The change would be a significant one for Uber, which has avoided past calls to add electronic tipping. New York City is the company’s largest U.S. market, making it painful to exit should Uber choose not to comply with the potential policy change. It could also serve as a bellwether for other regulators to pursue similar policies.
The New York Times reported the news earlier Monday.
Once the commission officially proposes the change, it must be certified by the city’s law department and subjected to public comment. After a public hearing, the commission must vote to approve the measure.
An Uber spokesman said the company plans to review the proposal when it is officially released in the coming months.
“Uber is always striving to offer the best earning opportunity for drivers and we are constantly working to improve the driver experience,” the company said in a statement.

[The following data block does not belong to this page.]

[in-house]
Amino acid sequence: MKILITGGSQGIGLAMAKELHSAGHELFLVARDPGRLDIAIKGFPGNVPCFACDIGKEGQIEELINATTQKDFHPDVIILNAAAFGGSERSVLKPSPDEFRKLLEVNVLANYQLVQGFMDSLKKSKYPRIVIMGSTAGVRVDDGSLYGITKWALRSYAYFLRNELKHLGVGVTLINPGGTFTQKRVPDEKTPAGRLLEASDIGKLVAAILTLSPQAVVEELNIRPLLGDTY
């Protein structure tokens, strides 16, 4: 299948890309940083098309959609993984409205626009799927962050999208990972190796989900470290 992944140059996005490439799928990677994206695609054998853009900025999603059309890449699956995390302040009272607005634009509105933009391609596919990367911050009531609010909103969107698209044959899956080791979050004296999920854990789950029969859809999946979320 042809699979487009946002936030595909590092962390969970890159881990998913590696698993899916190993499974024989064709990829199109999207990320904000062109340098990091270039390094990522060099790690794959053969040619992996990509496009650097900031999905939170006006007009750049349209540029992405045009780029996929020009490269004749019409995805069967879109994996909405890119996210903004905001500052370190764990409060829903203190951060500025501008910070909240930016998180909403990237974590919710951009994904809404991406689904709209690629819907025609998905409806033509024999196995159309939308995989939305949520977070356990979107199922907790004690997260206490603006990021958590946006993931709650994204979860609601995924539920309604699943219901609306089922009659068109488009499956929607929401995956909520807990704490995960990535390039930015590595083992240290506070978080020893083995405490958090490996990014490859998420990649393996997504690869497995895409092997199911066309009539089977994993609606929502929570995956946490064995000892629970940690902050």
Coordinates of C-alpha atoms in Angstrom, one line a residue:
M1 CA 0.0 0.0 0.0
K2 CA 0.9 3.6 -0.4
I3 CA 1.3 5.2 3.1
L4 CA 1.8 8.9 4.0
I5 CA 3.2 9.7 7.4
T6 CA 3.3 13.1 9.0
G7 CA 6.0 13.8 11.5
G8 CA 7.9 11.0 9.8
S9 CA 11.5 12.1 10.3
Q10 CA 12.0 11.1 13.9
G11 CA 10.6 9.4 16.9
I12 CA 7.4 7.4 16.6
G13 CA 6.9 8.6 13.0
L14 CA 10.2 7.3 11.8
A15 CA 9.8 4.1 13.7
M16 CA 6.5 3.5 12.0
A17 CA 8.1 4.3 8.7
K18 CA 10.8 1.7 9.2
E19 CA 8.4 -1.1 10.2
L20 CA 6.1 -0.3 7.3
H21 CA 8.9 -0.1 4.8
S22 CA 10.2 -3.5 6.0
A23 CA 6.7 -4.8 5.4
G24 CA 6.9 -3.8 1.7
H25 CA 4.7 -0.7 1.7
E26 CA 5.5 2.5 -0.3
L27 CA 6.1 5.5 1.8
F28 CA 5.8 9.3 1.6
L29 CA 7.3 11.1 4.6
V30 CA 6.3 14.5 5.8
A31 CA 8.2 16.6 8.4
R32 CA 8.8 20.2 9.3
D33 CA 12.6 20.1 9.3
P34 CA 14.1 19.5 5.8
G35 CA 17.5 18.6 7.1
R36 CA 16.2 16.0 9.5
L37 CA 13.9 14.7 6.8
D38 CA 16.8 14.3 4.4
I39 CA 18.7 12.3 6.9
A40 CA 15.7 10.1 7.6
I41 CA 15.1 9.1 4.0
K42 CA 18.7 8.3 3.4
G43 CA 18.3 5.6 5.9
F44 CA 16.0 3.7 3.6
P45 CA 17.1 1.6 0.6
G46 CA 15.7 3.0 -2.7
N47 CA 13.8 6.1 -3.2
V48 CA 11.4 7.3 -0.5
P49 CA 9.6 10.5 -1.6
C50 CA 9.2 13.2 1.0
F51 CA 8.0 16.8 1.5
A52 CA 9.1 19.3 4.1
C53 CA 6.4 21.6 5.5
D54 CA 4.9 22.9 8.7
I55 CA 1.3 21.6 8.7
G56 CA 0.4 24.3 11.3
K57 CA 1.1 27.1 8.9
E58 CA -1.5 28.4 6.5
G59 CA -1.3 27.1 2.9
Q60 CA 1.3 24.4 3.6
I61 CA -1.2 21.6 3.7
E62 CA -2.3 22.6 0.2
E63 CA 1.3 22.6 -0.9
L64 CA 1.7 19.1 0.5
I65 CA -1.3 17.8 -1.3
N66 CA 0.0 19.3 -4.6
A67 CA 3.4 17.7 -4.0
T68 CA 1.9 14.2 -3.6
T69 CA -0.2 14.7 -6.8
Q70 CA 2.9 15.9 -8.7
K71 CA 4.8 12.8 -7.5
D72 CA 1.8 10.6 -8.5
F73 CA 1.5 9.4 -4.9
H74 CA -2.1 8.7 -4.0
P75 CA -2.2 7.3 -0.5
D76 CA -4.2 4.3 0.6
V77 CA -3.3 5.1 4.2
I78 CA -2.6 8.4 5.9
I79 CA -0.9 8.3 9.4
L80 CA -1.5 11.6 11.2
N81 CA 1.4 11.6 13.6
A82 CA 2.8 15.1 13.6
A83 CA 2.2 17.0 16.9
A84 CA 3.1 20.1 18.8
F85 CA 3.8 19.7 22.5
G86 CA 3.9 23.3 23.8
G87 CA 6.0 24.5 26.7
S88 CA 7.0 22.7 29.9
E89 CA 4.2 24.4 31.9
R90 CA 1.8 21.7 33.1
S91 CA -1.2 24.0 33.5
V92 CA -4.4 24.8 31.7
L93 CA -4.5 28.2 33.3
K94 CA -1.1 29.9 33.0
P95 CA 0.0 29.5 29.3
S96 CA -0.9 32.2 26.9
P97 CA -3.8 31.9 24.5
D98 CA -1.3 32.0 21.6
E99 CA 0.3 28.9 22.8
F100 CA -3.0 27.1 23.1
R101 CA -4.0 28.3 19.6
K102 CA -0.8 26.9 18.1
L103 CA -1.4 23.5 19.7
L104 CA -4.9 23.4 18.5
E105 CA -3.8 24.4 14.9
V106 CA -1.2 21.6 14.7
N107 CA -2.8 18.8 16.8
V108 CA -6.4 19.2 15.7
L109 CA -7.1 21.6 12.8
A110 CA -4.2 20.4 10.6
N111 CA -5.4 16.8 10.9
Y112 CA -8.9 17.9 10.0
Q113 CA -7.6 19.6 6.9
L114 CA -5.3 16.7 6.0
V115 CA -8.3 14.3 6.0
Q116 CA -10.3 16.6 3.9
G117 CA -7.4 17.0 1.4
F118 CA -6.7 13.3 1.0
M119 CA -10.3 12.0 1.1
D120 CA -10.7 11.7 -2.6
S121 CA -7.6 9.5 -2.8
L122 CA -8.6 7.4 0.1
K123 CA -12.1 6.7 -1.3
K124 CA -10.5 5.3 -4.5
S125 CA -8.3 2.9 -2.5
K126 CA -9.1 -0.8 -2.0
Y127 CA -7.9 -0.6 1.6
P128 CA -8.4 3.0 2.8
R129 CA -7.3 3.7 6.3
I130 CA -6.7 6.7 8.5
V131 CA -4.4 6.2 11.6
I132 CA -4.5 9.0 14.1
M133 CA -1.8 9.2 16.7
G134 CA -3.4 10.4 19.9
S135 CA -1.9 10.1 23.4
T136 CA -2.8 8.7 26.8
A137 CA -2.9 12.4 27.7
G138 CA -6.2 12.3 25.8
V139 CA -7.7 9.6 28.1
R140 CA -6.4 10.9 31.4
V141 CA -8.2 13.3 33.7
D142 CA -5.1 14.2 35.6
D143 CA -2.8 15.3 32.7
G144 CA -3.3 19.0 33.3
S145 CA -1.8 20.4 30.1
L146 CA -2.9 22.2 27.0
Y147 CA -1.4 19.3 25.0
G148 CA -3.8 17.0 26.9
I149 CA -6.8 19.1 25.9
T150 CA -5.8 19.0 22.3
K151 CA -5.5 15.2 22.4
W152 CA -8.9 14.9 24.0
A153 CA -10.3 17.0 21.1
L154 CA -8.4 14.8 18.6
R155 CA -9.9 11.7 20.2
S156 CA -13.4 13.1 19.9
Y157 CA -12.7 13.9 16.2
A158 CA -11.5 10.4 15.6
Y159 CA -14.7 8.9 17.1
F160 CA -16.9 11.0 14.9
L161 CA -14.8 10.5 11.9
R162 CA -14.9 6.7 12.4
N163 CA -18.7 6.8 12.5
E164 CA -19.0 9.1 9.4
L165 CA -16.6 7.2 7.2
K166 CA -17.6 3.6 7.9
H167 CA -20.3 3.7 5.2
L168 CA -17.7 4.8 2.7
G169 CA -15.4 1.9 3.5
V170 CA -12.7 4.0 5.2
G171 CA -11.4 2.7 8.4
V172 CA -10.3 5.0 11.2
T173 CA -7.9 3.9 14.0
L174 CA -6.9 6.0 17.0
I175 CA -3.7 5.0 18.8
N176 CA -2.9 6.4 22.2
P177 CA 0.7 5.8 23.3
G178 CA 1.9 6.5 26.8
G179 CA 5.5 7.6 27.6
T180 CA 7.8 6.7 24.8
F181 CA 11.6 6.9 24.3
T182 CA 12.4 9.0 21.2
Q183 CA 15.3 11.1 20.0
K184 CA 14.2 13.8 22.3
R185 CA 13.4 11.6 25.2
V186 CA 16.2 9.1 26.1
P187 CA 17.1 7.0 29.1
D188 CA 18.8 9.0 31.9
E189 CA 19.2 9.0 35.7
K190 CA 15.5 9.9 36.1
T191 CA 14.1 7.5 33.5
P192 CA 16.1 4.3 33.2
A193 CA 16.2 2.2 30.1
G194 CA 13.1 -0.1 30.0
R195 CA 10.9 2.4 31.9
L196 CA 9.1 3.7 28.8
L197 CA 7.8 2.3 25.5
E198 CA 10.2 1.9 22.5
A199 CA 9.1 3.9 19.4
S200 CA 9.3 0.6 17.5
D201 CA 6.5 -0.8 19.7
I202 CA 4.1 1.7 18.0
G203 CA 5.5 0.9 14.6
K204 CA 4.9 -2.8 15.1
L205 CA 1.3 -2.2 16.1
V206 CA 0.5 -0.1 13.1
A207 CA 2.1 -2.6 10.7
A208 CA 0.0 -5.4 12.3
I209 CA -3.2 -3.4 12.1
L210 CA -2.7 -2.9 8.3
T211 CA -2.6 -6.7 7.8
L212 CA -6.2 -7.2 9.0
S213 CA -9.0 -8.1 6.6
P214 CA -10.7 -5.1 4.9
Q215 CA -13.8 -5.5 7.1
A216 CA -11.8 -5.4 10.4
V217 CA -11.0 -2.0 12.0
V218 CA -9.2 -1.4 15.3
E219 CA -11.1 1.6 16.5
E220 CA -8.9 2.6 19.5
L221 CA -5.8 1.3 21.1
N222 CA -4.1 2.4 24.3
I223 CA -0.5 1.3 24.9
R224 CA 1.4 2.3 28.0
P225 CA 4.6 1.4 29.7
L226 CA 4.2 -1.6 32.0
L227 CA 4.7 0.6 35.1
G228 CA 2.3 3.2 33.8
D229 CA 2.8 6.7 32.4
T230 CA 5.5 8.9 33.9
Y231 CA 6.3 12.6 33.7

While Uber technically permits cash tips, its website describes rides as a “cashless experience” and states that “tipping is voluntary.”
“As a rider, you are not obligated to offer your driver a gratuity in cash,” the website states. “If you decide you would like to tip, your driver is welcome to accept.”
Uber’s chief rival, Lyft, has offered the option to tip drivers in its app since it was founded in 2012. Last month, Lyft touted that its drivers have collected $200 million in tips in that time.
Uber drivers have pushed the company to add an electronic tipping option, something it has declined to do thus far. In New York, a petition from the Independent Drivers Guild contends that drivers are missing out on thousands of dollars because there is no electronic tipping option. That petition has garnered more than 11,000 signatures.
Uber executives pledged last month to improve relations with drivers, who have complained that the company’s tipping policy and declining fares have impinged on their earning potential. Uber chief executive Travis Kalanick was filmed arguing with a driver who claimed that the company has reduced the price of its service at the expense of drivers.
Rachel Holt, who runs marketing and operations in the United States and Canada for Uber, told reporters last month that the company planned to give drivers greater say in disputes with riders over canceled trips and reports of poor service.
Read more from The Washington Post’s Innovations section.